Tuesday, July 05, 2005

Mama's Hot Tamale Cafe

Growing up in Godzone I knew approximately zero Mexican folks, so the classic weather forecast "chilli today, hot tamale" went right over my head. Thankfully, I 've learned a lot since then and have been itching to get to Mama's Hot Tamale Cafe [2124 W. Seventh St. Los Angeles (213) 487-7474] to check out the scene. It's a gaily decorated non-profit restaurant where skilled tamale makers learn capitalist precepts or some such, the key is that the recipes are straight from the source and the tamales are killin'. With three hungry dudes we made a good run at the menu, greatly aided by sage advice from our waiter. The six tamales we sampled:

Honduras. Chicken with potatoes, olives, raisins, rice. Much like a Nicaraguan nacatamal, this was predictably my favourite tamale. The masa of these Central American tamals is a squishy miracle that practically disintegrates when one looks at it, and the variety of produce inside guarantees excitement in every bite. It's strictly a matter of personal preference, but this is my Platonic ideal of what a tamale should be.

Valle de Oaxaca, pollo. Chicken with mole negro that has a satisfying richness and isn't too sweet. The masa has the cornier Mexican flavour.

Guatemala. Pork with a tomatoey red sauce. I think this would be better than the same tamale with chicken, the other white meat is a stronger complement to the heavy sauce. I hadn't tasted this type of tamale before and it was a pleasant surprise though closer to the Mexican than Nicaraguan masa style.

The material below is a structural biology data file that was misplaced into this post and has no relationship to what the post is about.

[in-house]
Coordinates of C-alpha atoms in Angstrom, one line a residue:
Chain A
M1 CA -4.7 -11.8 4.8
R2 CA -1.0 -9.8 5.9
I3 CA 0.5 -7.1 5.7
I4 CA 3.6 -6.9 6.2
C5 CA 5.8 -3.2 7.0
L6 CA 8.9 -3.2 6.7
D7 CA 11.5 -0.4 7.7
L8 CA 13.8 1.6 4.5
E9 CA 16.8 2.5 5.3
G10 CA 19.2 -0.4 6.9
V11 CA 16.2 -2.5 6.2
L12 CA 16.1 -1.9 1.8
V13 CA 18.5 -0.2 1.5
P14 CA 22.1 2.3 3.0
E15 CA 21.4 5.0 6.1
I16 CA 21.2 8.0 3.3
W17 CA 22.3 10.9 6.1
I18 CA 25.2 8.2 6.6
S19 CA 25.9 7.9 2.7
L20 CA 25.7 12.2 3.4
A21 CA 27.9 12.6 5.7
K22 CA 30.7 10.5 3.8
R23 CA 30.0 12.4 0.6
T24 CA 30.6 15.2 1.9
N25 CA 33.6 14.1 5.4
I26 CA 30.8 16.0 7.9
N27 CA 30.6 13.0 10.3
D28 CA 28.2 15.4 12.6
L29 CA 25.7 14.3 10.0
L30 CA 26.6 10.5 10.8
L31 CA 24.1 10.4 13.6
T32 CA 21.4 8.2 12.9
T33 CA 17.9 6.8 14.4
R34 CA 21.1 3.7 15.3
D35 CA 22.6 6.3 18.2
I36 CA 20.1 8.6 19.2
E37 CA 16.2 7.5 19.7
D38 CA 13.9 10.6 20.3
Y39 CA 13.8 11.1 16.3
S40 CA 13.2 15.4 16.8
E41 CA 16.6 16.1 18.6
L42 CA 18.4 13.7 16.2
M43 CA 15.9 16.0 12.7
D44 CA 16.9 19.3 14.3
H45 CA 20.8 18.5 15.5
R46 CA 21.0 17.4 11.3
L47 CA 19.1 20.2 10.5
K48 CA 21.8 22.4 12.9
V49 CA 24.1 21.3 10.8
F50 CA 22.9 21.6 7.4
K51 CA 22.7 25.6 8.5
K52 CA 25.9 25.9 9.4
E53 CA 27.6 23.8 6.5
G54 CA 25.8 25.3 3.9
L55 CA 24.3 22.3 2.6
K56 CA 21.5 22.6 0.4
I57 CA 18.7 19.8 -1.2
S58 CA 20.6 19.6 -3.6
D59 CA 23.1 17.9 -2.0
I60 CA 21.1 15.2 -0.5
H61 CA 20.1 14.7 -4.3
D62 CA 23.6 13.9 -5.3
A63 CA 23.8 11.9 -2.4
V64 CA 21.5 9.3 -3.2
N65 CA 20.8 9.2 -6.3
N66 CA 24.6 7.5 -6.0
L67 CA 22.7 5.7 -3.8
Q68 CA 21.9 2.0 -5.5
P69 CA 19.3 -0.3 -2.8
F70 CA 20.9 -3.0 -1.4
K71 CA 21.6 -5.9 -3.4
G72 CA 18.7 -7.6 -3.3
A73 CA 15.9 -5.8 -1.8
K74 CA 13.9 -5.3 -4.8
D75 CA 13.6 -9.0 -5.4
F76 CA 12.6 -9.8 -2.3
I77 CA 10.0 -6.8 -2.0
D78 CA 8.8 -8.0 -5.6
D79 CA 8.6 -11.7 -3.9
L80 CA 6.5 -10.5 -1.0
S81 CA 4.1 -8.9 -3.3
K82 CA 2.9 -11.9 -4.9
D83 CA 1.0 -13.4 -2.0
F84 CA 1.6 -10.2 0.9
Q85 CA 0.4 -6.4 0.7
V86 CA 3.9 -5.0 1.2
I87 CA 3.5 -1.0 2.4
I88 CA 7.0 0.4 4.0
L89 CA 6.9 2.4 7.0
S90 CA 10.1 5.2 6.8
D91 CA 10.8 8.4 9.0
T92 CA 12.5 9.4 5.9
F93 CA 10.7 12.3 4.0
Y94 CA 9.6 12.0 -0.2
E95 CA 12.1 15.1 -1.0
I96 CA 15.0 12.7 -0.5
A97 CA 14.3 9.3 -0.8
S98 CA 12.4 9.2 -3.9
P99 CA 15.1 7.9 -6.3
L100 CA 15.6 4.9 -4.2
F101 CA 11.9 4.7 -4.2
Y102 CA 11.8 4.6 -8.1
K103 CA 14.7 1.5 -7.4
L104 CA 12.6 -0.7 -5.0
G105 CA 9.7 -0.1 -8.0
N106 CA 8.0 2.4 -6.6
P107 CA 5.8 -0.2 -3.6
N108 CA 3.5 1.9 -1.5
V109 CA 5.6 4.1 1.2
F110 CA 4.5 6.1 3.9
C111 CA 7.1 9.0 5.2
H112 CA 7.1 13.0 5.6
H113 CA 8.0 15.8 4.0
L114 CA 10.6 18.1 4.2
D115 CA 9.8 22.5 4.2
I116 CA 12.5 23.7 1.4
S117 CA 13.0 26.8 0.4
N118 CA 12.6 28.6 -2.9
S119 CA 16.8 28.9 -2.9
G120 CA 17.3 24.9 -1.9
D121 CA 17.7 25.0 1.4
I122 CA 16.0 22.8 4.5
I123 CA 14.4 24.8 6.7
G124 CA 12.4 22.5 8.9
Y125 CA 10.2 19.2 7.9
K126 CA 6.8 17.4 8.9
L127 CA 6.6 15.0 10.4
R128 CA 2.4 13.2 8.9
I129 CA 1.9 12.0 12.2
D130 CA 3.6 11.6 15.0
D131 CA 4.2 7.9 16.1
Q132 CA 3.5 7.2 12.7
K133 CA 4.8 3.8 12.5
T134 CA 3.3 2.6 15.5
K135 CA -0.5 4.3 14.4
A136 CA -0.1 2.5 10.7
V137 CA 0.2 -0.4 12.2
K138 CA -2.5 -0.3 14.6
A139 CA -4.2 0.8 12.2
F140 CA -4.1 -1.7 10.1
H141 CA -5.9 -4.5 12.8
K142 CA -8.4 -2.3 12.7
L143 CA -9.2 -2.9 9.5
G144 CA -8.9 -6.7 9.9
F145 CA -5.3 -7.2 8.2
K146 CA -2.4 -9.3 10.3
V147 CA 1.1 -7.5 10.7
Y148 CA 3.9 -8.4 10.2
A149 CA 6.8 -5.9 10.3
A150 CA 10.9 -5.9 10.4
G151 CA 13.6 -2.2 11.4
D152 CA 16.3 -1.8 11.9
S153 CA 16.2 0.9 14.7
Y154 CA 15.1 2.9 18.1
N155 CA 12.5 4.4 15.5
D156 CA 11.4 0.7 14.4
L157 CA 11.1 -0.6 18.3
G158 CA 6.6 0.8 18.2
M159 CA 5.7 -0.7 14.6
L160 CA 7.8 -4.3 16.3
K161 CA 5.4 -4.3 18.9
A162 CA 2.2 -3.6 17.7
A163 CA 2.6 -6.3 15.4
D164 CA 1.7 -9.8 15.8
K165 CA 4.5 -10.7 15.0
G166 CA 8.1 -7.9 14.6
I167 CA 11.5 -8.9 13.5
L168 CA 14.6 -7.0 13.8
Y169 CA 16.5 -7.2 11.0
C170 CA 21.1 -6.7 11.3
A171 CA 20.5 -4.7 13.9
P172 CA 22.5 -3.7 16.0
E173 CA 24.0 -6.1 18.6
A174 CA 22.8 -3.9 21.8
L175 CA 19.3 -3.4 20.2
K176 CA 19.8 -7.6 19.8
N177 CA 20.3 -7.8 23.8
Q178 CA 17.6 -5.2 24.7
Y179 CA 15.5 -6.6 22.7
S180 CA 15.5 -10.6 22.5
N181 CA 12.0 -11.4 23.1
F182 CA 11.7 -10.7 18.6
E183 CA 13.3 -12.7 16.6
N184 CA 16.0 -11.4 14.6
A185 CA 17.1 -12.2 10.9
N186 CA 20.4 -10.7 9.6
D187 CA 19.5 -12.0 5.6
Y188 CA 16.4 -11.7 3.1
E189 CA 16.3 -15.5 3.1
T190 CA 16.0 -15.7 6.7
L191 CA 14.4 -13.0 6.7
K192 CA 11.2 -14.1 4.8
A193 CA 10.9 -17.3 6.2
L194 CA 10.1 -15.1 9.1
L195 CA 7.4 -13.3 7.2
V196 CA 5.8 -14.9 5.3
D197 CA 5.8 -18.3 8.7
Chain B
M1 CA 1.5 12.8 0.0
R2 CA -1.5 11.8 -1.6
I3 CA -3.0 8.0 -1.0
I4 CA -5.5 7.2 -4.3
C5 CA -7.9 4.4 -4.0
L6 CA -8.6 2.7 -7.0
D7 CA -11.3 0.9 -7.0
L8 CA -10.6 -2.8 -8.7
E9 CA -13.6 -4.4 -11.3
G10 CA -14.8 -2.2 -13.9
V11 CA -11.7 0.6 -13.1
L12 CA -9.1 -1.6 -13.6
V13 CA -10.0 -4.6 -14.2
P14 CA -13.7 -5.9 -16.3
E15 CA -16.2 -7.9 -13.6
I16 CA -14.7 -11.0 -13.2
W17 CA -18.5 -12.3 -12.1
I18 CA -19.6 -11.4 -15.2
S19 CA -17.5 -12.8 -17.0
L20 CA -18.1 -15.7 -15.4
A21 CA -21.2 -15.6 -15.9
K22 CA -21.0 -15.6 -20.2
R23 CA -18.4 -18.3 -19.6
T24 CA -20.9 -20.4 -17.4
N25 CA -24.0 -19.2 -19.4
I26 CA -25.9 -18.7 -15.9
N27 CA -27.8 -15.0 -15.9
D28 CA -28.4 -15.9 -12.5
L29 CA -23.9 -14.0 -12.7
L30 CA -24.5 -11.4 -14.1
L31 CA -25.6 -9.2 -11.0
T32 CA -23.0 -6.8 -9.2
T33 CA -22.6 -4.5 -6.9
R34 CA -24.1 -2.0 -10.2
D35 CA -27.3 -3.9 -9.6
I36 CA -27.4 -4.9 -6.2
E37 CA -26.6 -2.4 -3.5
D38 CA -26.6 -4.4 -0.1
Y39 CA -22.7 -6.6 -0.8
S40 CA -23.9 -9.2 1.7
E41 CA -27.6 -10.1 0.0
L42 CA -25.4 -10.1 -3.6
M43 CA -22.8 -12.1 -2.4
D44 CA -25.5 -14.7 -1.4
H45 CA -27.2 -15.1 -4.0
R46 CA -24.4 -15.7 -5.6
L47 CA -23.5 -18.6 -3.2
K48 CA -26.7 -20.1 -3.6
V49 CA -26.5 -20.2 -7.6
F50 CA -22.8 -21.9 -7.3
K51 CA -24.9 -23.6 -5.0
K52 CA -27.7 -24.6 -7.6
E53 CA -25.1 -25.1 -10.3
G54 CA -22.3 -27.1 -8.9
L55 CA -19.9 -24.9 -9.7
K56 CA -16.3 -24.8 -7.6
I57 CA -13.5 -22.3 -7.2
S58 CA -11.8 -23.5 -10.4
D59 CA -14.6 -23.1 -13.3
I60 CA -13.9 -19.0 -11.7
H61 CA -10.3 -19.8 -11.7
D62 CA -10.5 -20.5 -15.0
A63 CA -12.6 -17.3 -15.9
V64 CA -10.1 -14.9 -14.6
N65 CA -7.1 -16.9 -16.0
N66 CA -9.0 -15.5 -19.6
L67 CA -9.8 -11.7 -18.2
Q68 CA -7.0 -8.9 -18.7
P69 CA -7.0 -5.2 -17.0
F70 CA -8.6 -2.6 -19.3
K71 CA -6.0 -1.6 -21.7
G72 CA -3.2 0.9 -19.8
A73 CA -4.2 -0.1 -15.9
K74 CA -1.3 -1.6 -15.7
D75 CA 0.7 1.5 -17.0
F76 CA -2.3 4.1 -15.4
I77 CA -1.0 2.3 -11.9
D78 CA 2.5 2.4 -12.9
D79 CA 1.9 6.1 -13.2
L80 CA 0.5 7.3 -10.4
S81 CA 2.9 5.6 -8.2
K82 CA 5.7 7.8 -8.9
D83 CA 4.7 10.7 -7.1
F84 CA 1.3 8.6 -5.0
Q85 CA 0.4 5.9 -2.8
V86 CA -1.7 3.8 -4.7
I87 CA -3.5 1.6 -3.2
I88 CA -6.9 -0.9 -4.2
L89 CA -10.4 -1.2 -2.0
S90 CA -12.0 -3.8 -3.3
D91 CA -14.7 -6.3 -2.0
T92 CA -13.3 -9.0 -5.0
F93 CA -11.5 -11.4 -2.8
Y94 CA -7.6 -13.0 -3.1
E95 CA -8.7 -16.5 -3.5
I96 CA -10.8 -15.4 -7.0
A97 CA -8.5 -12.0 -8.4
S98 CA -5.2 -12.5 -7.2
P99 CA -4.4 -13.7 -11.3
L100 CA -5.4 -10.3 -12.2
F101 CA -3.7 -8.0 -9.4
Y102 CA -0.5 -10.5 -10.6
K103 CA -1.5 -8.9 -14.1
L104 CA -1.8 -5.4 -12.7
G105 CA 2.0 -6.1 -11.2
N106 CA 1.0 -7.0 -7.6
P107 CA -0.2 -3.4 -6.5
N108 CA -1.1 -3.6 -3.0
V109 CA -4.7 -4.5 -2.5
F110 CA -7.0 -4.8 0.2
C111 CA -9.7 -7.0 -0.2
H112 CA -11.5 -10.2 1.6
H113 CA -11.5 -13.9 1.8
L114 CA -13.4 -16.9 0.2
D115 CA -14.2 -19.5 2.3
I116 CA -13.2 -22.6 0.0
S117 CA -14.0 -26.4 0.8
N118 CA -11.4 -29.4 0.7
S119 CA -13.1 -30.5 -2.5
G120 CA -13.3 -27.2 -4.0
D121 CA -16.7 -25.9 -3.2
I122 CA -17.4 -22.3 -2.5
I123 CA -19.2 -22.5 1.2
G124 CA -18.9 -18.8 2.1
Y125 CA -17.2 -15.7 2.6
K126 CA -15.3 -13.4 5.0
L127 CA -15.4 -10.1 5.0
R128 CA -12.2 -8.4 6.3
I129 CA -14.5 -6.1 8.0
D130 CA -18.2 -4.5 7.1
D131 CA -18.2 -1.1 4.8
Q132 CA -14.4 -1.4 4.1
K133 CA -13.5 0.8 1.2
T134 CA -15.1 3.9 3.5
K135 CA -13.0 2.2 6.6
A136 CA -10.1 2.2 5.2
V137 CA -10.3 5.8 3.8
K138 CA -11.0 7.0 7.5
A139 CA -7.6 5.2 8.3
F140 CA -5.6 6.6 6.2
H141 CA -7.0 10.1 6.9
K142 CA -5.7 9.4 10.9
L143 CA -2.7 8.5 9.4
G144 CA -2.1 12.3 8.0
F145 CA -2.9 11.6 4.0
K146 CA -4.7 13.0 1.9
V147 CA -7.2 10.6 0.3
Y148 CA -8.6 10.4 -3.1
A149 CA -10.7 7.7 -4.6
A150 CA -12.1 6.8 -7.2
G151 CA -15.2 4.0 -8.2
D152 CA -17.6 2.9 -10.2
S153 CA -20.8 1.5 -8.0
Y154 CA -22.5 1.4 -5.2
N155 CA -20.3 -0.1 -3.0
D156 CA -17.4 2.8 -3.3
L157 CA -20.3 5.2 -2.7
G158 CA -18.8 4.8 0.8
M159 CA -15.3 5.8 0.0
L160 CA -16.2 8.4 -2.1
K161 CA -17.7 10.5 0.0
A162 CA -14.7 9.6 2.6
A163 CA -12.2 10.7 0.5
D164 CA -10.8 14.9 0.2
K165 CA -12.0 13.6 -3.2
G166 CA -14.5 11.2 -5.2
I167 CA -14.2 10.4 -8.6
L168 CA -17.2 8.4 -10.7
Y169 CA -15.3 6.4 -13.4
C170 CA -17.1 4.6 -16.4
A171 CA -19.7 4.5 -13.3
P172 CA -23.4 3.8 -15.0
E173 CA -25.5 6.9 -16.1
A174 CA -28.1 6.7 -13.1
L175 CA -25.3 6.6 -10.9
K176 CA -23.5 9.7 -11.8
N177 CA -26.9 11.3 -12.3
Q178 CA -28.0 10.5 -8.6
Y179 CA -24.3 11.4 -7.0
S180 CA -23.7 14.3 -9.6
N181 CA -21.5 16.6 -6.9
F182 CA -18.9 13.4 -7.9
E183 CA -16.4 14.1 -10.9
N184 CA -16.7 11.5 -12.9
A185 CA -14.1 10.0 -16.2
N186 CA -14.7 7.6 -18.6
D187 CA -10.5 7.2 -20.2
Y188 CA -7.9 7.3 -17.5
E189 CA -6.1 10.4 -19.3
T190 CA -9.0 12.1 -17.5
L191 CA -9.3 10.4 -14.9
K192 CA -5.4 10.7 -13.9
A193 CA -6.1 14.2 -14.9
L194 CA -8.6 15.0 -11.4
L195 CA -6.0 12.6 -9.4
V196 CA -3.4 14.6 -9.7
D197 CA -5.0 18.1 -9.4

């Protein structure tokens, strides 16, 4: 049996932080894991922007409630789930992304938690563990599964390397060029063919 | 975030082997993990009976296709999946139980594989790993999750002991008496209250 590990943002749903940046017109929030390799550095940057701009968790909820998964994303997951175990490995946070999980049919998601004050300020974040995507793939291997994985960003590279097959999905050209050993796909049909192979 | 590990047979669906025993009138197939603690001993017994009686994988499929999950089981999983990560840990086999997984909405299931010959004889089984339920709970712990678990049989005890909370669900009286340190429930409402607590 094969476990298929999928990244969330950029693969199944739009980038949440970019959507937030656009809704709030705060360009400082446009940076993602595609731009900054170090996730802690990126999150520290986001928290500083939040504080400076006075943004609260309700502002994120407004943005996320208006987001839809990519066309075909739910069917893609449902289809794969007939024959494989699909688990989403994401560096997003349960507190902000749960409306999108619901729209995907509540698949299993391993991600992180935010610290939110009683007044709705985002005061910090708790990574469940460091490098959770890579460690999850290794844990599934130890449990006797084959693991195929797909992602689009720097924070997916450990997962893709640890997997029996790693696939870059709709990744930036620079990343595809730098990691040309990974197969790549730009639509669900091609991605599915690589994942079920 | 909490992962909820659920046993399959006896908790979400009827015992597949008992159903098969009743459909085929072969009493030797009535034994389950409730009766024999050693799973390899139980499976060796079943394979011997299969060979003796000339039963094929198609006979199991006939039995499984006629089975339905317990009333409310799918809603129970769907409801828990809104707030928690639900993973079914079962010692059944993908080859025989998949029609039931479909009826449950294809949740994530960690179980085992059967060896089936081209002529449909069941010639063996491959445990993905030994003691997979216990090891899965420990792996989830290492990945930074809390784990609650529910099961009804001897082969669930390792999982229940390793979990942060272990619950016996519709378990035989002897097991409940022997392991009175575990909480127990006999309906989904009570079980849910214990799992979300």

Peru. Spinach, mushrooms, garlic and onions. Mushroom flavour predominated in this tasty veterinarian tamale. Reminded me of the empanada de huitlacoche at Guelaguetza.

Valle de Oaxaca, vegetariano. Surprisingly different from the chicken tamale of the same name, this really was the hottest tamale by virtue of rajas/jalapeno slices. Cheesy and delicious.

Usulutan, El Salvador. We couldn't pass up the classic elote/sweet corn tamale with the cake-y texture and delightful taste of mais. When it comes to sweet tamales I am a minimalist but am willing to expand my horizons in future, particularly because the Colombian tamale contains guayaba!

Mama's enters the pantheon as one of my favourite Mexican restaurants of all time. These tamale riches are yours for a paltry $2.25 a throw, and the privilege of assembling a tamale tasting menu cannot be overstated. Then again, maybe I'll eat nothing but the Honduras next time...


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